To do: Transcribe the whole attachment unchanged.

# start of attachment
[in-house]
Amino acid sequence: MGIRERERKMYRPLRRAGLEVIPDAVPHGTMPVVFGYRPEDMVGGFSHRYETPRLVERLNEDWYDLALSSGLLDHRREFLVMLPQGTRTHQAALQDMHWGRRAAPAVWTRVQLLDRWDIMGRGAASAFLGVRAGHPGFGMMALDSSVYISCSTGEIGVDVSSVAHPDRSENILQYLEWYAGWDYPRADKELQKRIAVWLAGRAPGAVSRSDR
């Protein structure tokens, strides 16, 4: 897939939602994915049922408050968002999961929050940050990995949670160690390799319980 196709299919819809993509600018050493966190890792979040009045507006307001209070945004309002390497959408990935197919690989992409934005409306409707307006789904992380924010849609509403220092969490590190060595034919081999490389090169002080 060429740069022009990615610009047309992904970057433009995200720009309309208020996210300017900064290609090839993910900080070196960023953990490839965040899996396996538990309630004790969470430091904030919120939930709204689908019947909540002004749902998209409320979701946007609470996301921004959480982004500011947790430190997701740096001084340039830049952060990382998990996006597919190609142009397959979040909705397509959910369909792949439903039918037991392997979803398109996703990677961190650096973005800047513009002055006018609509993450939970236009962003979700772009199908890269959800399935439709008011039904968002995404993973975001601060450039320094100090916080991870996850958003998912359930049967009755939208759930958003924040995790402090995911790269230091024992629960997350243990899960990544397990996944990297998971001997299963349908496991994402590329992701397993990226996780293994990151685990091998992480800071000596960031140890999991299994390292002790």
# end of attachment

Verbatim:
[in-house]
Amino acid sequence: MGIRERERKMYRPLRRAGLEVIPDAVPHGTMPVVFGYRPEDMVGGFSHRYETPRLVERLNEDWYDLALSSGLLDHRREFLVMLPQGTRTHQAALQDMHWGRRAAPAVWTRVQLLDRWDIMGRGAASAFLGVRAGHPGFGMMALDSSVYISCSTGEIGVDVSSVAHPDRSENILQYLEWYAGWDYPRADKELQKRIAVWLAGRAPGAVSRSDR
């Protein structure tokens, strides 16, 4: 897939939602994915049922408050968002999961929050940050990995949670160690390799319980 196709299919819809993509600018050493966190890792979040009045507006307001209070945004309002390497959408990935197919690989992409934005409306409707307006789904992380924010849609509403220092969490590190060595034919081999490389090169002080 060429740069022009990615610009047309992904970057433009995200720009309309208020996210300017900064290609090839993910900080070196960023953990490839965040899996396996538990309630004790969470430091904030919120939930709204689908019947909540002004749902998209409320979701946007609470996301921004959480982004500011947790430190997701740096001084340039830049952060990382998990996006597919190609142009397959979040909705397509959910369909792949439903039918037991392997979803398109996703990677961190650096973005800047513009002055006018609509993450939970236009962003979700772009199908890269959800399935439709008011039904968002995404993973975001601060450039320094100090916080991870996850958003998912359930049967009755939208759930958003924040995790402090995911790269230091024992629960997350243990899960990544397990996944990297998971001997299963349908496991994402590329992701397993990226996780293994990151685990091998992480800071000596960031140890999991299994390292002790």